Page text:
As I observe Mumino’s children, their wide eyes exploring this new environment, I wonder if they might catch sight of a familiar face, an old friend from the village they were forced to leave behind just two weeks ago? Perhaps it would provide some comfort in the desperate circumstances they find themselves in?
Children are particularly vulnerable to the impacts of displacement. In situations like these, the priority list of needs starts with essentials such as water and food, while education falls to the bottom.
One of the key challenges of climate displacement in Somalia is the lack of resources and infrastructure to support displaced communities. Many families find themselves living in makeshift shelters with limited access to clean water, food and healthcare.
However, an increasing number of landowners are stepping forward to provide displaced people with a vital resource: fresh water. This commendable initiative is evident in the settlement where I meet Mumino.
As Mumino and her family talk, their fear and uncertainty are clear to see. They have no idea what the future holds, but they know they had to leave their home to survive. This is a new start for them.
“We left because of the climate, not the conflict,” says Mumino, emphasising that fleeing was their only viable option. Staying put was simply unsustainable. Droughts inevitably result in food shortages, which, over time, can escalate into devastating famines.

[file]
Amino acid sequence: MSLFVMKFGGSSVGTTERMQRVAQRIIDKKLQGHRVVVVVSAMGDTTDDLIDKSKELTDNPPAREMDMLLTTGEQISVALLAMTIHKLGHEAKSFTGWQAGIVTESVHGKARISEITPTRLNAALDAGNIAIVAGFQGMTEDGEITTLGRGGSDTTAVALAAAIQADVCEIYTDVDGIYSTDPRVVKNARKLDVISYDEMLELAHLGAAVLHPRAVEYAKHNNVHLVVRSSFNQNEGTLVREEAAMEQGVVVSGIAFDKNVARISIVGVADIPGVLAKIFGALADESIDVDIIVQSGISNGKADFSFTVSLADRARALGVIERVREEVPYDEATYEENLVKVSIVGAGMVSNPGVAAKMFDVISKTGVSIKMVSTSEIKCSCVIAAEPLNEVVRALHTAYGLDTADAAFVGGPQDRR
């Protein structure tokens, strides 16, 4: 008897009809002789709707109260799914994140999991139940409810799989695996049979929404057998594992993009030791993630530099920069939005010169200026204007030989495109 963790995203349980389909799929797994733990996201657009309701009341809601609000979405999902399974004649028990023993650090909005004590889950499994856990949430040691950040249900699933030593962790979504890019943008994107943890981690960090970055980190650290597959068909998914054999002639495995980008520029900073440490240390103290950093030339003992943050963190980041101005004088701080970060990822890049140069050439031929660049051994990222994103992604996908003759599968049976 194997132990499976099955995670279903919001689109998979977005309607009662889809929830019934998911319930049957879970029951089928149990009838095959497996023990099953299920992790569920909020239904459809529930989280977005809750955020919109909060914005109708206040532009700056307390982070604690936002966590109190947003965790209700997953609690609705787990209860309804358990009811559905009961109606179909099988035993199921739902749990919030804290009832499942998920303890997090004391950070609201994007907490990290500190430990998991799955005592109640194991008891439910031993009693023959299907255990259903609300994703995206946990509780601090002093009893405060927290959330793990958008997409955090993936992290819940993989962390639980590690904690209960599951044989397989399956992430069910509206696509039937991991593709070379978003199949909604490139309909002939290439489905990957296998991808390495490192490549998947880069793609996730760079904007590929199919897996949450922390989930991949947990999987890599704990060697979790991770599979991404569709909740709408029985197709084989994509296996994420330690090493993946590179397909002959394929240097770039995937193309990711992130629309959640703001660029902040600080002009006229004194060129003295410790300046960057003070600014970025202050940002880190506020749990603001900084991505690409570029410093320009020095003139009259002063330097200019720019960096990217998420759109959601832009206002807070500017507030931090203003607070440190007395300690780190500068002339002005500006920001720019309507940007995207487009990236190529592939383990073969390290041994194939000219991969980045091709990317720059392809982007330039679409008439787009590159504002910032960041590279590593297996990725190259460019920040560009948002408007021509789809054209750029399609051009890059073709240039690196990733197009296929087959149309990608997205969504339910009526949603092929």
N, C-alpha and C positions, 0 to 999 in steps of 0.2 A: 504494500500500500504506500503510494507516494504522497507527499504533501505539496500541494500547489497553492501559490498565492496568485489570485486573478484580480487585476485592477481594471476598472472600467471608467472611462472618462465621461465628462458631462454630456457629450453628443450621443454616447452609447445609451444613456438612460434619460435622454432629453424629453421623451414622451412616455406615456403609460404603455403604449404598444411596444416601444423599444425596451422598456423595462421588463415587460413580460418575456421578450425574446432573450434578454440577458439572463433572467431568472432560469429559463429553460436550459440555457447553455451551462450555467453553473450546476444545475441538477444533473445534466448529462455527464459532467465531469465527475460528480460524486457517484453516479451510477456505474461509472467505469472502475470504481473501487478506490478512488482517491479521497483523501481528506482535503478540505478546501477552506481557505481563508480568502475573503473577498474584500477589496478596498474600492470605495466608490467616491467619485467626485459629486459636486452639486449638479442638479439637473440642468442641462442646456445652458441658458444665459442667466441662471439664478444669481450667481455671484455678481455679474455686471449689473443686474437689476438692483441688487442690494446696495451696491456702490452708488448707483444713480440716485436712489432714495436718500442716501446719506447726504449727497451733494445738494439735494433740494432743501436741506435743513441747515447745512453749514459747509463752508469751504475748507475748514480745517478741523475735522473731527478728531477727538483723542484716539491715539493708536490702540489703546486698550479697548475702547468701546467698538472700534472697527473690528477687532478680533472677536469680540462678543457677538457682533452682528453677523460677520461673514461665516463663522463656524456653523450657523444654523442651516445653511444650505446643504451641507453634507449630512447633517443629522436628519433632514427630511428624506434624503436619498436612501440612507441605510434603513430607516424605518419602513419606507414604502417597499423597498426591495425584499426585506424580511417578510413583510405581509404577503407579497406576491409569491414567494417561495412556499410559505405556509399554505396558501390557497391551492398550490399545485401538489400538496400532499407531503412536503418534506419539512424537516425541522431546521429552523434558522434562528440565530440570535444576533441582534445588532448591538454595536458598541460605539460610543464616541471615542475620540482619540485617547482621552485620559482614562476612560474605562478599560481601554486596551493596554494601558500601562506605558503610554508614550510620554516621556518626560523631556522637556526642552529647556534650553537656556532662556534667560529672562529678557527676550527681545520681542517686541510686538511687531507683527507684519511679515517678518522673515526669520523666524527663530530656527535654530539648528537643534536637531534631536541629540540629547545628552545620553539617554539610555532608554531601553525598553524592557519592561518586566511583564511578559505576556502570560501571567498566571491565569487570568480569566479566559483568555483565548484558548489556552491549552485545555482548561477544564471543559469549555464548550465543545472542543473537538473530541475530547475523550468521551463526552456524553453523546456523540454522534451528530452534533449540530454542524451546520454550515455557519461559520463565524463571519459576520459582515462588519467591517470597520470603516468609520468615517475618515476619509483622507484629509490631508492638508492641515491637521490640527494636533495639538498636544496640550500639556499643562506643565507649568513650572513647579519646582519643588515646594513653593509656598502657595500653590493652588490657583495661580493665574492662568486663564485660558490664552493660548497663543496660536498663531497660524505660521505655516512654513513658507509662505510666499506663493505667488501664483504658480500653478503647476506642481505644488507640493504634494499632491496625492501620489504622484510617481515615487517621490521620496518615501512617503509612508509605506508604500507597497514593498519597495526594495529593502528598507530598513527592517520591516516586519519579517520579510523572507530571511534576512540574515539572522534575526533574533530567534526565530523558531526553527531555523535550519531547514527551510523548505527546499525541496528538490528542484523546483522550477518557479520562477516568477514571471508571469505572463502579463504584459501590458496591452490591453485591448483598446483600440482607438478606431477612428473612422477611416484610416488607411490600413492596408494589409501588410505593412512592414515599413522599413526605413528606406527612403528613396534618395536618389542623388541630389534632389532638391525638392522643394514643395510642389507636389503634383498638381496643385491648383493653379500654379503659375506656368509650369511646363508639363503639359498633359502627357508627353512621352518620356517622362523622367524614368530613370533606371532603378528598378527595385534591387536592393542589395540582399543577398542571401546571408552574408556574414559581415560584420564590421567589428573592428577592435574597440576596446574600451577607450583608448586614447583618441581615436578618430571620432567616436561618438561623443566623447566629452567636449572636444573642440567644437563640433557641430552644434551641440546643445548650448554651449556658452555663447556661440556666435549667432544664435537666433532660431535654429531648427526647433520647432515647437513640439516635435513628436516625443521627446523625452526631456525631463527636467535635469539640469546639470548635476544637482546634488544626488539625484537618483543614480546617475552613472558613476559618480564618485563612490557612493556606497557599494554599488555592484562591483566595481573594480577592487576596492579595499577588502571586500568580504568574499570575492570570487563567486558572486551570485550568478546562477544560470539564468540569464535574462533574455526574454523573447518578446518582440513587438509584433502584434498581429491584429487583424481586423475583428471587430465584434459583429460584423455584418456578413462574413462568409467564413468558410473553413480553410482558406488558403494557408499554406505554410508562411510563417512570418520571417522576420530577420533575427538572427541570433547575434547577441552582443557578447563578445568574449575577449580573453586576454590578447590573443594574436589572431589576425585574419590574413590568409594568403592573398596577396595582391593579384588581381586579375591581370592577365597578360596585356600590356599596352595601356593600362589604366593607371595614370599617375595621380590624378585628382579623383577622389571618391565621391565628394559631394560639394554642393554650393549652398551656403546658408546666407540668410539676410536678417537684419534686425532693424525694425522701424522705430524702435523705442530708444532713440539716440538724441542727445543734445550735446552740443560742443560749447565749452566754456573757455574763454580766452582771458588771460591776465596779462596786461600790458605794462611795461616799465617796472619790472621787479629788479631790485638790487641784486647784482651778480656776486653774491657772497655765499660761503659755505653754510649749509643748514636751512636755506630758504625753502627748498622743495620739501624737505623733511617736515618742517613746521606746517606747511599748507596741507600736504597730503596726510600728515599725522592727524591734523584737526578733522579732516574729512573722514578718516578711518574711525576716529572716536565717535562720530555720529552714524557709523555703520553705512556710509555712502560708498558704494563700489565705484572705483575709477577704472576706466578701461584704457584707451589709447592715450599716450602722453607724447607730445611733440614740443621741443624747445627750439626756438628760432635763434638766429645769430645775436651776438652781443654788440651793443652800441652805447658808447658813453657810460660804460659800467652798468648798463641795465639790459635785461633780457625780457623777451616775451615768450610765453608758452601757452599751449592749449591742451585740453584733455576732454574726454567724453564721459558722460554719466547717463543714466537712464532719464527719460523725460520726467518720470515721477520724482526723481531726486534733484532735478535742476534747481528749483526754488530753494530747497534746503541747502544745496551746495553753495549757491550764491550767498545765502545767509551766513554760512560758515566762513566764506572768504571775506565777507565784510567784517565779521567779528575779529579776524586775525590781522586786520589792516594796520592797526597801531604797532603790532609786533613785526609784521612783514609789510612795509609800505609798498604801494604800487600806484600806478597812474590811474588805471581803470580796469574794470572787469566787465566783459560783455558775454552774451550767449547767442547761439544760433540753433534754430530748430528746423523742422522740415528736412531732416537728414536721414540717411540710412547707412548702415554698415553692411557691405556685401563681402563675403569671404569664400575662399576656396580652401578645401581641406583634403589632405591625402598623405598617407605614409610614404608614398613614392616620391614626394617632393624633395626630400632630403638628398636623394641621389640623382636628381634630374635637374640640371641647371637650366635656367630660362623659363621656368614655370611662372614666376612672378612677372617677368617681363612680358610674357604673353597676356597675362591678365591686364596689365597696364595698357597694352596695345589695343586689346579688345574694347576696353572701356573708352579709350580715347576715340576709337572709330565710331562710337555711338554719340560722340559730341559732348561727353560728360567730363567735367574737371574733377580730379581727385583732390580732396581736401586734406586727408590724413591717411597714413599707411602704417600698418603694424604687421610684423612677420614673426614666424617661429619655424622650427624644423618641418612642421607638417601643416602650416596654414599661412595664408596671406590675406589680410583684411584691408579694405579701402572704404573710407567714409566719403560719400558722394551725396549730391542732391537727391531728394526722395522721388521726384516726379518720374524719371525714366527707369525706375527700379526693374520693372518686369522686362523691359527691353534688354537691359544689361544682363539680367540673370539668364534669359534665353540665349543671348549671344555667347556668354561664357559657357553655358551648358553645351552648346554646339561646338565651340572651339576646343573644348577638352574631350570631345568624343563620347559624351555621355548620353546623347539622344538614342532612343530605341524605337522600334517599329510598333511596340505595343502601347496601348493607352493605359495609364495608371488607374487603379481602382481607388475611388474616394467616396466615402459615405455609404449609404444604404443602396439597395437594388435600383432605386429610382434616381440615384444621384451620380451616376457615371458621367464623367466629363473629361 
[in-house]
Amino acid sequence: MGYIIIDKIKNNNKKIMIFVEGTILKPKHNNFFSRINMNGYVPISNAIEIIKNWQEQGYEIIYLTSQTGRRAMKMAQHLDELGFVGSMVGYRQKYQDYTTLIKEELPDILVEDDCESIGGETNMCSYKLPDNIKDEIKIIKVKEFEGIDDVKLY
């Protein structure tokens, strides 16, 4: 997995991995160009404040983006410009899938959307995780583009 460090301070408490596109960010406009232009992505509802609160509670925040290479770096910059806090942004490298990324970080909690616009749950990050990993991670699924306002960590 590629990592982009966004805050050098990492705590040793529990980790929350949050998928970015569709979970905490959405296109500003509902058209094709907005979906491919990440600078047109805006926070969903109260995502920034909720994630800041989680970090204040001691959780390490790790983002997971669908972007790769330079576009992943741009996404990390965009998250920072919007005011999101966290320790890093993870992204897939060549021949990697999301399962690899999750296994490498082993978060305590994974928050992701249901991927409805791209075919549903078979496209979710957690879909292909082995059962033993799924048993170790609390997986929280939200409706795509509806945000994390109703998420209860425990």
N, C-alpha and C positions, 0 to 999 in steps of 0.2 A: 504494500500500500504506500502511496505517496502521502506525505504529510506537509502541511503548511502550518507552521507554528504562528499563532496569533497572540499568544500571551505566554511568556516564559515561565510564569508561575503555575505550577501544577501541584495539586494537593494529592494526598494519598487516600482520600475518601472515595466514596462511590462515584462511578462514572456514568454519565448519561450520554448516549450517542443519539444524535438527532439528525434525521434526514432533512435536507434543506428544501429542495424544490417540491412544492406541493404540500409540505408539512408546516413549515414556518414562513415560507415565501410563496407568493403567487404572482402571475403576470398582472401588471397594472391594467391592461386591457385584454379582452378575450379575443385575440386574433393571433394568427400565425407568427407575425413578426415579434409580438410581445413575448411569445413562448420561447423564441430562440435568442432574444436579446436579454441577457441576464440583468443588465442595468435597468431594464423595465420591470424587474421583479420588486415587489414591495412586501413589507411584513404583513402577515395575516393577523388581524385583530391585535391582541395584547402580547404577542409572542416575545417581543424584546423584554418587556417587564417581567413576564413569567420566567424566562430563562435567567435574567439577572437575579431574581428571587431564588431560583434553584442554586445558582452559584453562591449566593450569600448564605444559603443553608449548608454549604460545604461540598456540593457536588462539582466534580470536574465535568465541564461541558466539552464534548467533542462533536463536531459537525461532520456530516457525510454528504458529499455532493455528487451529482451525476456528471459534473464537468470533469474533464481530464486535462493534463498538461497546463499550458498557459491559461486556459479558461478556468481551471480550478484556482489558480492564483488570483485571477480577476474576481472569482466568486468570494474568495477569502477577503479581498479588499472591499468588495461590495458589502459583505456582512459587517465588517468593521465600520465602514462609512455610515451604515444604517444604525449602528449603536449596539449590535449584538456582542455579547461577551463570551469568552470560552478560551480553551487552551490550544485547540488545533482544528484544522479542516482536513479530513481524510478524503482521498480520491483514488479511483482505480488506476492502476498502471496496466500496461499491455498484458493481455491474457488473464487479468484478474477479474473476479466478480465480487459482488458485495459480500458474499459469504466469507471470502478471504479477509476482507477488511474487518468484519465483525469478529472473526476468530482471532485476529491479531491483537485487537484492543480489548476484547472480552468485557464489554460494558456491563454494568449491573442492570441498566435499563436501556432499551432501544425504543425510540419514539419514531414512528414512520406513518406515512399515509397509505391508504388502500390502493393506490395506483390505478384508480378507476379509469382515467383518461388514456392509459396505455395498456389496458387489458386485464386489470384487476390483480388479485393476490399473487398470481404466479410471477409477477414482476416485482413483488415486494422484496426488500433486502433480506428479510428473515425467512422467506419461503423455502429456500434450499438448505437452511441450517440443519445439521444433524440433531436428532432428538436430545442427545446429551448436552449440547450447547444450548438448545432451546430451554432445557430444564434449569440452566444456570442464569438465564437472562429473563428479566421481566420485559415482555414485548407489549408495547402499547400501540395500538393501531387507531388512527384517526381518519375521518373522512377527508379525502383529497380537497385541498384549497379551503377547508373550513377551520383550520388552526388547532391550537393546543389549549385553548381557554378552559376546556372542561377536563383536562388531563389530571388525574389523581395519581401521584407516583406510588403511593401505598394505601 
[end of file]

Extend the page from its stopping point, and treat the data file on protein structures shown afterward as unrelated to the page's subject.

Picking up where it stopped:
Embracing their destiny
What astonishes me is the way that the family have already embraced their destiny. They’ve fled a considerable distance, from one location to another, and now this place is their newfound sanctuary. It is a testament to their determination and resilience rather than a sign of hopelessness.
I’ve visited displacement sites in other countries before, meeting individuals in similar difficult situations, yet this response strikes me as unique. In most cases, people who have fled within their own country long to return home, but not in Somalia. Conflicts may end, but climate change is harder to reverse. “Home” for Mumino is not a viable option in the foreseeable future.
We leave the settlement and it is a stark contrast that highlights the privileges afforded to me as humanitarian staff working for an international humanitarian organisation. I can leave, while they must remain.
As we drive away, my colleagues inform me of a brief stop up ahead. We pull over, and my gaze is drawn to the right, where I witness a family labouring to construct a house, one made of sturdy bricks.
This is no ordinary house. It symbolises the opportunities that the community is providing for displaced people like Mumino, a chance to build a foundation for a new life in the future. This house stands as a testament to NRC’s durable solutions efforts, tailored for the displaced community in Baidoa and supported by UN-HABITAT. It reminds me that lasting solutions are possible for those who have experienced the harshest of challenges. There is hope for the displaced of Somalia.